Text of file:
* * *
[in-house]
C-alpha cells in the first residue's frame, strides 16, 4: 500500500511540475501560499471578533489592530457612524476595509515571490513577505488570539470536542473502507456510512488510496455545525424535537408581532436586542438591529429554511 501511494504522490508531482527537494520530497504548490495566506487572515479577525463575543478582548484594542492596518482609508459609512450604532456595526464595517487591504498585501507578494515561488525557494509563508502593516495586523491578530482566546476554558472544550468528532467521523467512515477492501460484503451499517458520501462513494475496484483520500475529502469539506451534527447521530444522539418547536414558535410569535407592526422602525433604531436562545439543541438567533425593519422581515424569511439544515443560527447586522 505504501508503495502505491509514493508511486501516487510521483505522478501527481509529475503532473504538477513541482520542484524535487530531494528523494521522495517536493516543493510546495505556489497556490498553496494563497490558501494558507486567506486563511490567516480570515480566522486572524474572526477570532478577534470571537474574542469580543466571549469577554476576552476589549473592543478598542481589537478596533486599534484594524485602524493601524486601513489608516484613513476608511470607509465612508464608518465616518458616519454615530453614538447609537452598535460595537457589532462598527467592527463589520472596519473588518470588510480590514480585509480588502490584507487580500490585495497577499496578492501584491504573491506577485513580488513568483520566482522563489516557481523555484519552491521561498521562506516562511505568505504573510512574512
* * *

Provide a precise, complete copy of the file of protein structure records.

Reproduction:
[in-house]
C-alpha cells in the first residue's frame, strides 16, 4: 500500500511540475501560499471578533489592530457612524476595509515571490513577505488570539470536542473502507456510512488510496455545525424535537408581532436586542438591529429554511 501511494504522490508531482527537494520530497504548490495566506487572515479577525463575543478582548484594542492596518482609508459609512450604532456595526464595517487591504498585501507578494515561488525557494509563508502593516495586523491578530482566546476554558472544550468528532467521523467512515477492501460484503451499517458520501462513494475496484483520500475529502469539506451534527447521530444522539418547536414558535410569535407592526422602525433604531436562545439543541438567533425593519422581515424569511439544515443560527447586522 505504501508503495502505491509514493508511486501516487510521483505522478501527481509529475503532473504538477513541482520542484524535487530531494528523494521522495517536493516543493510546495505556489497556490498553496494563497490558501494558507486567506486563511490567516480570515480566522486572524474572526477570532478577534470571537474574542469580543466571549469577554476576552476589549473592543478598542481589537478596533486599534484594524485602524493601524486601513489608516484613513476608511470607509465612508464608518465616518458616519454615530453614538447609537452598535460595537457589532462598527467592527463589520472596519473588518470588510480590514480585509480588502490584507487580500490585495497577499496578492501584491504573491506577485513580488513568483520566482522563489516557481523555484519552491521561498521562506516562511505568505504573510512574512